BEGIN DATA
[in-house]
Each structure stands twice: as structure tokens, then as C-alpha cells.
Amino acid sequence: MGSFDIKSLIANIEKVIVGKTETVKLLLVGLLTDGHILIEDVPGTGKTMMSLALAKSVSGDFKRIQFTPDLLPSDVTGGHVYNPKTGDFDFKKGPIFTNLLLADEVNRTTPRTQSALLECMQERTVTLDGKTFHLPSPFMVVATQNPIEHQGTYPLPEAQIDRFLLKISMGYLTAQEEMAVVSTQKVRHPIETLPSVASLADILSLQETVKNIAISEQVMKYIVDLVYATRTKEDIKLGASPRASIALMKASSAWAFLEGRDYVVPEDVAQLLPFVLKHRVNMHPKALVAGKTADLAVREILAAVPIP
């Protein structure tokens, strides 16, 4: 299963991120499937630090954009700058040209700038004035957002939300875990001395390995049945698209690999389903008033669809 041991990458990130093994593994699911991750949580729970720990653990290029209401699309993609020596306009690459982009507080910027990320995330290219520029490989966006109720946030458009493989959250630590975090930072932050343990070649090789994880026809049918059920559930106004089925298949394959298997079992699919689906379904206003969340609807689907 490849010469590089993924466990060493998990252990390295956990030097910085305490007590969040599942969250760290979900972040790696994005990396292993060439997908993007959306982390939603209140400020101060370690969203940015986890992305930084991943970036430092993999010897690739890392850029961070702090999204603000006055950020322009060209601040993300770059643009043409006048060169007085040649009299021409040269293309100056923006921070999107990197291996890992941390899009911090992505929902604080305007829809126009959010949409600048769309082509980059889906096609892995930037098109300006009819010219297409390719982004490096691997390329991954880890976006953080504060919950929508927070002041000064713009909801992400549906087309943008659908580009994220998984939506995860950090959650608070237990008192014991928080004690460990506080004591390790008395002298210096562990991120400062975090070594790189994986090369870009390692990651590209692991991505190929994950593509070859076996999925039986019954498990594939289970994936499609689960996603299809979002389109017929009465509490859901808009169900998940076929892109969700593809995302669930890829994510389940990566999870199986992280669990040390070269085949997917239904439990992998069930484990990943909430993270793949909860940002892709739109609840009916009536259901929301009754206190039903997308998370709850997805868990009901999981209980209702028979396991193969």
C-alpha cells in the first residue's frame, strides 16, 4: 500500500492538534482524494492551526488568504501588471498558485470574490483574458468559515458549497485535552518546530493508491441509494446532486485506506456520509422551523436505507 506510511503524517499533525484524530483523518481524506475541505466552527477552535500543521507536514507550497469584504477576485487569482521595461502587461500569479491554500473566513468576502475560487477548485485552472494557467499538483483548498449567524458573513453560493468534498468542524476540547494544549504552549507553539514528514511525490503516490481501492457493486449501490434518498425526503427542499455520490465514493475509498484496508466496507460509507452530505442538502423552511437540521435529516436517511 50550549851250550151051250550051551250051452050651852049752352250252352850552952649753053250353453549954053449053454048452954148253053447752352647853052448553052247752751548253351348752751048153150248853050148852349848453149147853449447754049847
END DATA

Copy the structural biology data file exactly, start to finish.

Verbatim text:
[in-house]
Each structure stands twice: as structure tokens, then as C-alpha cells.
Amino acid sequence: MGSFDIKSLIANIEKVIVGKTETVKLLLVGLLTDGHILIEDVPGTGKTMMSLALAKSVSGDFKRIQFTPDLLPSDVTGGHVYNPKTGDFDFKKGPIFTNLLLADEVNRTTPRTQSALLECMQERTVTLDGKTFHLPSPFMVVATQNPIEHQGTYPLPEAQIDRFLLKISMGYLTAQEEMAVVSTQKVRHPIETLPSVASLADILSLQETVKNIAISEQVMKYIVDLVYATRTKEDIKLGASPRASIALMKASSAWAFLEGRDYVVPEDVAQLLPFVLKHRVNMHPKALVAGKTADLAVREILAAVPIP
């Protein structure tokens, strides 16, 4: 299963991120499937630090954009700058040209700038004035957002939300875990001395390995049945698209690999389903008033669809 041991990458990130093994593994699911991750949580729970720990653990290029209401699309993609020596306009690459982009507080910027990320995330290219520029490989966006109720946030458009493989959250630590975090930072932050343990070649090789994880026809049918059920559930106004089925298949394959298997079992699919689906379904206003969340609807689907 490849010469590089993924466990060493998990252990390295956990030097910085305490007590969040599942969250760290979900972040790696994005990396292993060439997908993007959306982390939603209140400020101060370690969203940015986890992305930084991943970036430092993999010897690739890392850029961070702090999204603000006055950020322009060209601040993300770059643009043409006048060169007085040649009299021409040269293309100056923006921070999107990197291996890992941390899009911090992505929902604080305007829809126009959010949409600048769309082509980059889906096609892995930037098109300006009819010219297409390719982004490096691997390329991954880890976006953080504060919950929508927070002041000064713009909801992400549906087309943008659908580009994220998984939506995860950090959650608070237990008192014991928080004690460990506080004591390790008395002298210096562990991120400062975090070594790189994986090369870009390692990651590209692991991505190929994950593509070859076996999925039986019954498990594939289970994936499609689960996603299809979002389109017929009465509490859901808009169900998940076929892109969700593809995302669930890829994510389940990566999870199986992280669990040390070269085949997917239904439990992998069930484990990943909430993270793949909860940002892709739109609840009916009536259901929301009754206190039903997308998370709850997805868990009901999981209980209702028979396991193969």
C-alpha cells in the first residue's frame, strides 16, 4: 500500500492538534482524494492551526488568504501588471498558485470574490483574458468559515458549497485535552518546530493508491441509494446532486485506506456520509422551523436505507 506510511503524517499533525484524530483523518481524506475541505466552527477552535500543521507536514507550497469584504477576485487569482521595461502587461500569479491554500473566513468576502475560487477548485485552472494557467499538483483548498449567524458573513453560493468534498468542524476540547494544549504552549507553539514528514511525490503516490481501492457493486449501490434518498425526503427542499455520490465514493475509498484496508466496507460509507452530505442538502423552511437540521435529516436517511 50550549851250550151051250550051551250051452050651852049752352250252352850552952649753053250353453549954053449053454048452954148253053447752352647853052448553052247752751548253351348752751048153150248853050148852349848453149147853449447754049847